1964 Chrysler 300: A classic you can drive

Staff reports
Farm Forum

The original owner of this 1964 Chrysler 300 died just two years after purchasing the four-door hardtop sedan. The second owner took possession of the Chrysler sedan in 1966 and took extremely good care of it for the next 40 years before deciding to put the 300 on the market.

That’s the time John Cramer was interested in acquiring an antique car. With the car seller located in Pennsylvania and the prospective buyer in Virginia, the two exchanged information and photographs of the car and agreed to the deal if the car was in as-advertised condition.

Cramer enlisted the help of his son to accompany him on the 220-mile trip to inspect the Chrysler. After driving the car around the block, Cramer was convinced that this 1964 Chrysler 300 was the car for him.

Cramer’s son drove the car to his Dad’s home so that his father, who was following behind, could see how it looked driving down the highway.

“I didn’t want a show car,” Cramer says. “I wanted a car I wouldn’t be afraid to drive.”

Once Cramer arrived home with his white Chrysler, he replaced the brakes, bearings, seals, tires, and all things rubber. He installed a new 23-gallon gasoline tank and fuel gauge, along with a fuel pump and power steering pump. To be on the safe side, he also replaced the alternator and regulator. He clearly did not want to break down in the future.

He reports the 383-cubic-inch V-8 engine beneath a two-barrel carburetor has never failed him; however, the push-button automatic transmission went out in 2013. Cramer suspects the 305-horsepower V-8 can comfortably push his car to the 120-mph limit of the speedometer. From top to bottom the push buttons operating the three-speed transmission are Reverse, Neutral, Drive, and Second. A vertical lever to the left of the push buttons activates low gear.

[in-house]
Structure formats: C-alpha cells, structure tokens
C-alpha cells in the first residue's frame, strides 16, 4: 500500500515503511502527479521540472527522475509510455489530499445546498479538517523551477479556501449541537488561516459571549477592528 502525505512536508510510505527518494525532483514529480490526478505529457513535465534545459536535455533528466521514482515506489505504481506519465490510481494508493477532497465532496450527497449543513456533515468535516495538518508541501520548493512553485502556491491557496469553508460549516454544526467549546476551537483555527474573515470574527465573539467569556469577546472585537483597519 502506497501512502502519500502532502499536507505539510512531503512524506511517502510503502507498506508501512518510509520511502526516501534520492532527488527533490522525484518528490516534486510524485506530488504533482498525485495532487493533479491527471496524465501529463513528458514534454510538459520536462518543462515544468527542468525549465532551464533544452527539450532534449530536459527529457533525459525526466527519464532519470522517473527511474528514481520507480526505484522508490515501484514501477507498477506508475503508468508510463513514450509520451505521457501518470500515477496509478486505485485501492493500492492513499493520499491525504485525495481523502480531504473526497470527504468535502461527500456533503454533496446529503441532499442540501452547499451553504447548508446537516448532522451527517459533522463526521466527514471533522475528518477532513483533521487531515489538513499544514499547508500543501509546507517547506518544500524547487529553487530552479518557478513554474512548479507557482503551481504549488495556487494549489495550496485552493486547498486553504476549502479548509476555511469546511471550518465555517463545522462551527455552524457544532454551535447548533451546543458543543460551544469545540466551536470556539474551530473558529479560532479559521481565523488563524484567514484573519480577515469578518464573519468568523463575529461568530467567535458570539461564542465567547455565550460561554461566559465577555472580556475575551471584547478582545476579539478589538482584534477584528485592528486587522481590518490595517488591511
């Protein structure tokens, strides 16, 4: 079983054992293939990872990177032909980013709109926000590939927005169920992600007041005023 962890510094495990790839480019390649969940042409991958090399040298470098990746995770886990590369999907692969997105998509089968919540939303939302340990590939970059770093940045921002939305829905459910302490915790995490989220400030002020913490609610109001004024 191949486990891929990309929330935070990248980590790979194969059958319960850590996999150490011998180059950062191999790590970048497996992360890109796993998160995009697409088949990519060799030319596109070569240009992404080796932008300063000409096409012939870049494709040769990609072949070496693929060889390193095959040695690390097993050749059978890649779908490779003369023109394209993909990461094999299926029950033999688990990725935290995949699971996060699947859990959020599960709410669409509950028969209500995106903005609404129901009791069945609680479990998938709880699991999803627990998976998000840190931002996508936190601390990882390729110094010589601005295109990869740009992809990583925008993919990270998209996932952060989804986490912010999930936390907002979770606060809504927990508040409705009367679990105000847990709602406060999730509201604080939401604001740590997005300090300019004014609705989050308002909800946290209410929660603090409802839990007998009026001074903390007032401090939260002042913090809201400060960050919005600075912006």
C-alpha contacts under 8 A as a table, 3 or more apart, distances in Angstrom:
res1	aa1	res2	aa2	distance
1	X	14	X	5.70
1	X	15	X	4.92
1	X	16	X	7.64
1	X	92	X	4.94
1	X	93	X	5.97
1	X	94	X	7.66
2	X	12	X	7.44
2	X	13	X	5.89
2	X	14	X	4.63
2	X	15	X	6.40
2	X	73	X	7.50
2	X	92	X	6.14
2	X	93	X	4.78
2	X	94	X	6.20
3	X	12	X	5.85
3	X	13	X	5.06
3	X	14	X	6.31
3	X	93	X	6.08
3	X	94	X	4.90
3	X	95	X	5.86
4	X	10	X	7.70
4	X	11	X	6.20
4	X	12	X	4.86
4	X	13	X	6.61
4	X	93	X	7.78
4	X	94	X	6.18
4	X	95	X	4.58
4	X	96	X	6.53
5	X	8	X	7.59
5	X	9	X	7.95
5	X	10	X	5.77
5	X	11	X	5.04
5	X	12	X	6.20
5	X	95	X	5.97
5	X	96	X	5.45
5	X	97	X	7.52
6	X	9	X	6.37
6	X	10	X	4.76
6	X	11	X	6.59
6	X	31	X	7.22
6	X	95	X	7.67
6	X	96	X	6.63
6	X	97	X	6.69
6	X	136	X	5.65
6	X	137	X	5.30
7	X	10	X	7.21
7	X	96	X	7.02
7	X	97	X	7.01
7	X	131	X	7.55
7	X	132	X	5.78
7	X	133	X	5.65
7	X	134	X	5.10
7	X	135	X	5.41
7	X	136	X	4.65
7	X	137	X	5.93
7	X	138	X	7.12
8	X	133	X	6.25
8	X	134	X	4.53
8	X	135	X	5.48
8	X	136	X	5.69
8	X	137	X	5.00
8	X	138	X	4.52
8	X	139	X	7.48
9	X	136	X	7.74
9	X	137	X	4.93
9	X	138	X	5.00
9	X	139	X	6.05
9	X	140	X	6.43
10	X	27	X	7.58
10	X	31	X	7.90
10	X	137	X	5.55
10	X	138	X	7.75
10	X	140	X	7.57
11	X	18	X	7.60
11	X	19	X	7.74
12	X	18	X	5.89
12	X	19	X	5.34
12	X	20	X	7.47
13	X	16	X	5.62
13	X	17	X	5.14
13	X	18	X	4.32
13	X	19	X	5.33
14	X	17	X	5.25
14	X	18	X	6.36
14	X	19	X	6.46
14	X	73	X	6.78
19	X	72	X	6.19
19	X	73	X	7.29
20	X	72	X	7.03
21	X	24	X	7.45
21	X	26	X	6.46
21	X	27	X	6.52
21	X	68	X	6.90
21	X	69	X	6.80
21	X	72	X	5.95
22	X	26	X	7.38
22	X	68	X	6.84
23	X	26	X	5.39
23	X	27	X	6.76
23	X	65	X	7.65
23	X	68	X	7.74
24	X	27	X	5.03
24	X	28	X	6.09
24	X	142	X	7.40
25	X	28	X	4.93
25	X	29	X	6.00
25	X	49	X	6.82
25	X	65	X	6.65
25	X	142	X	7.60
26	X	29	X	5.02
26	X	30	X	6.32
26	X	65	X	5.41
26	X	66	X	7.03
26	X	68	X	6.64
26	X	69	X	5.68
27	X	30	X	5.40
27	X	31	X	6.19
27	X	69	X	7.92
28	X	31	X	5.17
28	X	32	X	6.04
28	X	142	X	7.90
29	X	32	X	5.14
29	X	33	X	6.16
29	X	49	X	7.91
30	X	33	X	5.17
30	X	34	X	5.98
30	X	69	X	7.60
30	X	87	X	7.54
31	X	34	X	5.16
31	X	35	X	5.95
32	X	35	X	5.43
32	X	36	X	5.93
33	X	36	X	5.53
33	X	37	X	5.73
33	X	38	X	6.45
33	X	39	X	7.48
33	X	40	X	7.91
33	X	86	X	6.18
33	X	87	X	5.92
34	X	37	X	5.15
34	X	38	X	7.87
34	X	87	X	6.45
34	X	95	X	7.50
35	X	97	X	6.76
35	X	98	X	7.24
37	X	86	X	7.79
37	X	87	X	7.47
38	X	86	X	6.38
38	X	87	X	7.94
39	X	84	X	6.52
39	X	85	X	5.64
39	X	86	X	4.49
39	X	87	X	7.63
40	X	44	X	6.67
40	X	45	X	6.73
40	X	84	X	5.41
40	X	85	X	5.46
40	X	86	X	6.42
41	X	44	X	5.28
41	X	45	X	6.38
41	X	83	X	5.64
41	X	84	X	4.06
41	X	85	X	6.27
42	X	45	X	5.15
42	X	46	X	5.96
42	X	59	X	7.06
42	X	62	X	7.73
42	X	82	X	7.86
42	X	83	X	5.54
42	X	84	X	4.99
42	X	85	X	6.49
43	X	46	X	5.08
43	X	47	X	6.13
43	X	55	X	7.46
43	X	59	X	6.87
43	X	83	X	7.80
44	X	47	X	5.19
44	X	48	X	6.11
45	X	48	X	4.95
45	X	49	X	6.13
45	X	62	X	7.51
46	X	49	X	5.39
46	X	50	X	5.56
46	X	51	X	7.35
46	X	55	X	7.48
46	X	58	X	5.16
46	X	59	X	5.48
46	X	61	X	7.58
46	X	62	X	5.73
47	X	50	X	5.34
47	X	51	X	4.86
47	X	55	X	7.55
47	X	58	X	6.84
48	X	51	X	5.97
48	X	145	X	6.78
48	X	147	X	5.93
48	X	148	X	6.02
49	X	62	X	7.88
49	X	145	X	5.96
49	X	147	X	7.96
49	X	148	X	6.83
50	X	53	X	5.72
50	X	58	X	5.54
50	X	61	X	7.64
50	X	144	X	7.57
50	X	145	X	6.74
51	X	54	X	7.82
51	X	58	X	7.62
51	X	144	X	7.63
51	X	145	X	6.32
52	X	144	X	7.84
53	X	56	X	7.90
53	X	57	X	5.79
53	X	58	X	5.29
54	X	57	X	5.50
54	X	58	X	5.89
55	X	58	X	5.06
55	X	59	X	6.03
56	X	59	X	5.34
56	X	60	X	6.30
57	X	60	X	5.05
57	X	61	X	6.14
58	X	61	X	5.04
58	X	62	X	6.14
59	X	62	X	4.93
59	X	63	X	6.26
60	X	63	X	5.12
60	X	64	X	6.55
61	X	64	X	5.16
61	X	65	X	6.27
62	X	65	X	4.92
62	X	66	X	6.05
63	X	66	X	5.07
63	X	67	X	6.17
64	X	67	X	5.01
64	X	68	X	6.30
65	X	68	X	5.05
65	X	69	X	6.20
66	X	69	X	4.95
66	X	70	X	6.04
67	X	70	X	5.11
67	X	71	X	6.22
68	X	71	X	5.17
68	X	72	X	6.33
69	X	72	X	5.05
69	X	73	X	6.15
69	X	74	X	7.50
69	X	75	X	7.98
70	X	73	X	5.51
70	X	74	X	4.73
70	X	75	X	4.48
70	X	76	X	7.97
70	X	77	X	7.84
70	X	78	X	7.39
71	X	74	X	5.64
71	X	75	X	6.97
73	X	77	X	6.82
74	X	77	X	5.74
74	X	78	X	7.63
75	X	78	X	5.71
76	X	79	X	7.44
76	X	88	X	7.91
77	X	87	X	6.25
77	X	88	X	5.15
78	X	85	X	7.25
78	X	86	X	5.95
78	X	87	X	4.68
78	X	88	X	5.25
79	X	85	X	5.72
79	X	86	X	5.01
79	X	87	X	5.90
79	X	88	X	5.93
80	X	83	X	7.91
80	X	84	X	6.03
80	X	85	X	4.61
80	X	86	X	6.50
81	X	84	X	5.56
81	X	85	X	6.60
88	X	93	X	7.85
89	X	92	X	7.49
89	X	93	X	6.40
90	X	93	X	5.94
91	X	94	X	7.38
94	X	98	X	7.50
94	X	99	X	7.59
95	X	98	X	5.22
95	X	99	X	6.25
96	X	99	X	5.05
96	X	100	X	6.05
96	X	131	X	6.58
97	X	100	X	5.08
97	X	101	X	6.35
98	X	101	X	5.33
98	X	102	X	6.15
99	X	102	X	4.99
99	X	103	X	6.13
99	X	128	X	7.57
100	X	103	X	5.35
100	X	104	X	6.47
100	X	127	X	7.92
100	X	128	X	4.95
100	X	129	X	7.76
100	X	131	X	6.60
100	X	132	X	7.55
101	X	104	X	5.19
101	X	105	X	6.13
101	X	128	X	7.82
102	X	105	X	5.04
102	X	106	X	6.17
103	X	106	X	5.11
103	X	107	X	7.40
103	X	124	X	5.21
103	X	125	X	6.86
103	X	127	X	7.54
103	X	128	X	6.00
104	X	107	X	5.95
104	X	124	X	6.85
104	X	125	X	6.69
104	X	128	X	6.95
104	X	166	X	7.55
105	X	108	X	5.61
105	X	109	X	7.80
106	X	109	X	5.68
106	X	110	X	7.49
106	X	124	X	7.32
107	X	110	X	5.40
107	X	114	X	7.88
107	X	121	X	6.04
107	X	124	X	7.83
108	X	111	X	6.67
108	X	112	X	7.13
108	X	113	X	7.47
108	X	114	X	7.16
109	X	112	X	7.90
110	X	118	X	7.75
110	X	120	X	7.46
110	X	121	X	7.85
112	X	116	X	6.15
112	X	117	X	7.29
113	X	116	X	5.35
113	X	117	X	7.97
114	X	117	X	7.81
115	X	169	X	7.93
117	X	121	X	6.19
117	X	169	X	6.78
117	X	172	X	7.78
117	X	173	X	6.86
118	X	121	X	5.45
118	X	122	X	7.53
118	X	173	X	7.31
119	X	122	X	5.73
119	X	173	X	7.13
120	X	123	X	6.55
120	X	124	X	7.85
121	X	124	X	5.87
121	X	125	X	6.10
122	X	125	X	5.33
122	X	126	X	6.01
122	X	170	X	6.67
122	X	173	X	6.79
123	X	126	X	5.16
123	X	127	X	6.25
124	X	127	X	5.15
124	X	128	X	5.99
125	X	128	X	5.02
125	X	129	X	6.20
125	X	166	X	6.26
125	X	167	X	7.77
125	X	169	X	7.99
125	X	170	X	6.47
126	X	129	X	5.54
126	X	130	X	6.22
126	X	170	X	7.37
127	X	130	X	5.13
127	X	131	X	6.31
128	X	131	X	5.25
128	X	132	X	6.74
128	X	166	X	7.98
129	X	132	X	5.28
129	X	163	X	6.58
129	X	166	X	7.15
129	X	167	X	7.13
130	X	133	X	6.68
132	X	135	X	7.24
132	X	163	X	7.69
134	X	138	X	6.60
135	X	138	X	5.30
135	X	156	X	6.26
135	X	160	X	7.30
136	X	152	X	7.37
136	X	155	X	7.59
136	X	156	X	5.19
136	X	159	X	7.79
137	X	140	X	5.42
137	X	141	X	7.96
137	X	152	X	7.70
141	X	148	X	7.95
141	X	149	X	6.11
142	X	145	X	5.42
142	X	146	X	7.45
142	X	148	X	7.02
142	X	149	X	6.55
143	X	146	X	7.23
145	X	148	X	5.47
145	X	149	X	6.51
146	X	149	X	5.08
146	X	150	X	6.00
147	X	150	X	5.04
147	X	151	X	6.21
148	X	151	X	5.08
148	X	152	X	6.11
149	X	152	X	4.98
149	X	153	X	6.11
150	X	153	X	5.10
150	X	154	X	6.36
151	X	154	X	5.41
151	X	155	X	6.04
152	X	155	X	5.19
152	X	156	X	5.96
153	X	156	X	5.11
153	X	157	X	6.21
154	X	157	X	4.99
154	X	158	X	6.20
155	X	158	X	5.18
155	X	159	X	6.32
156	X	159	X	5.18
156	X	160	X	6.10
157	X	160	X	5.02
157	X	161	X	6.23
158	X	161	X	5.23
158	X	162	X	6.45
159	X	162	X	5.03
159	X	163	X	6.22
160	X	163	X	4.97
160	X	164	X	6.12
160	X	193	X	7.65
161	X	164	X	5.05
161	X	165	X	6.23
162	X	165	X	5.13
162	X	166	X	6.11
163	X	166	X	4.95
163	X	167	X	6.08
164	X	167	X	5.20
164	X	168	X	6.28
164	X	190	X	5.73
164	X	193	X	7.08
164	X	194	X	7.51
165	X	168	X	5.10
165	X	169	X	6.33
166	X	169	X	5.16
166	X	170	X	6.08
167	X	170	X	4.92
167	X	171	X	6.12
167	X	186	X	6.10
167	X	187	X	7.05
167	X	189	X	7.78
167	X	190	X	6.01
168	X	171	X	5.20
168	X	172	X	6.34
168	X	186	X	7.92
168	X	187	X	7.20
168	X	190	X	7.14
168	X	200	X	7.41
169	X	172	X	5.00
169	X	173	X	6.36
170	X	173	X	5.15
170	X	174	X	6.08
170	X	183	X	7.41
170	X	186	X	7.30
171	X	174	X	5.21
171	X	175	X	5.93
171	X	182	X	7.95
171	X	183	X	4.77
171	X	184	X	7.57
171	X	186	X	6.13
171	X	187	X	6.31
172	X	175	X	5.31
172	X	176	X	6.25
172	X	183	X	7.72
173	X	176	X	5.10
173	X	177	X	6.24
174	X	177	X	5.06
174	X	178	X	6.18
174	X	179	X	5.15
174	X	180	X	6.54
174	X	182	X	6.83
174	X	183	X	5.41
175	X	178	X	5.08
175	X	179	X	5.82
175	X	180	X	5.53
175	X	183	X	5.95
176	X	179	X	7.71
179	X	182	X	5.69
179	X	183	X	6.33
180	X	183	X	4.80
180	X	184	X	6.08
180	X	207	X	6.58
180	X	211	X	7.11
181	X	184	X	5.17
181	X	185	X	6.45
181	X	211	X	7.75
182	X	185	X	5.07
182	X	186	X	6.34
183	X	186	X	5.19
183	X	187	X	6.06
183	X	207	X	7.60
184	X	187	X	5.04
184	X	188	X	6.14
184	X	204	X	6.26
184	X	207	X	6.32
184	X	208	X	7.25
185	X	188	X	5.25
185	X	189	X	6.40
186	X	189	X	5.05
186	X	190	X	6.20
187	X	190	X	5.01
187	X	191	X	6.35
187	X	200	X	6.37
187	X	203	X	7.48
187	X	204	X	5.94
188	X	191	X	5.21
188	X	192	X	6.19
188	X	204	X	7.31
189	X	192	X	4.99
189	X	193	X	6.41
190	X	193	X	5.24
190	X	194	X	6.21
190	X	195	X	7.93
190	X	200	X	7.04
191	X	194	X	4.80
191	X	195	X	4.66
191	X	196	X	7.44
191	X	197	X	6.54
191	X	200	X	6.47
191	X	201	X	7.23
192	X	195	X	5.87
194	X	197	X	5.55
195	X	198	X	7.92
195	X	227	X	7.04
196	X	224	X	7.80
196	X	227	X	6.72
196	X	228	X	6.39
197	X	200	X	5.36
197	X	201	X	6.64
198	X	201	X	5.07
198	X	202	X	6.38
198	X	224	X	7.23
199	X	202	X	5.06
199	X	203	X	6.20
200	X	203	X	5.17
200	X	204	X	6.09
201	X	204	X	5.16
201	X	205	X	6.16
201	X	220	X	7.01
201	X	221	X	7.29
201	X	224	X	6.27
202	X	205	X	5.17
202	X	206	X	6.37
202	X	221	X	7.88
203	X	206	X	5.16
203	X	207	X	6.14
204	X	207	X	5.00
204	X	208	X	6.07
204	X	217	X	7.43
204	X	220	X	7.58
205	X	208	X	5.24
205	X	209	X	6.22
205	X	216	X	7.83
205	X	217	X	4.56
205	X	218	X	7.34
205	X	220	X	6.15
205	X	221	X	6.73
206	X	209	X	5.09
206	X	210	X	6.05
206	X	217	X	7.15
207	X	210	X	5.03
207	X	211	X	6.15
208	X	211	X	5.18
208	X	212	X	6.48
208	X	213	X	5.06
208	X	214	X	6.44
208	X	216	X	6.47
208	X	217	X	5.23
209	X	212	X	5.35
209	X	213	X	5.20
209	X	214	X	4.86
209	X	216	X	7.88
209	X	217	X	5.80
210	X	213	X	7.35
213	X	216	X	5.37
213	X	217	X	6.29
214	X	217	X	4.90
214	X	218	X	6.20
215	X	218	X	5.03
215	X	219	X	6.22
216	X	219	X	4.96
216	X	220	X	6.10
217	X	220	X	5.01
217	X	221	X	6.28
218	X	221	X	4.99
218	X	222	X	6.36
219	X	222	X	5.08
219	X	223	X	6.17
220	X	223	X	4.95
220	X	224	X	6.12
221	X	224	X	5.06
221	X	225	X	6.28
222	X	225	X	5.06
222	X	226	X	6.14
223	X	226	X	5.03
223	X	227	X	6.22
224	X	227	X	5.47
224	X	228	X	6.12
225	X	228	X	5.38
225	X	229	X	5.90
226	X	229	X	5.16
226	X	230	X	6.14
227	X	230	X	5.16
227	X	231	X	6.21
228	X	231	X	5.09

Records indicate that when new, the 3,865-pound Chrysler had a base price of $3,521. A total of 11,460 such 300 series cars were manufactured. Surprisingly, Cramer says his car left the factory with very few options. It has no air conditioner, no power brakes, no power windows, and only an AM radio. If fuel economy was the goal, then the outcome was questionable, since Cramer reports fuel consumption in his car is 10 miles per gallon. But that figure does not include the style factor.

The interior of the stylish Chrysler is upholstered in blue leather and cloth fabric. Both flanks of the car wear a strip of silver anodized trim.

The car had 47,600 miles on the odometer when Cramer became the owner almost five years ago. That total now reads 57,605 miles, each of which have him smile.

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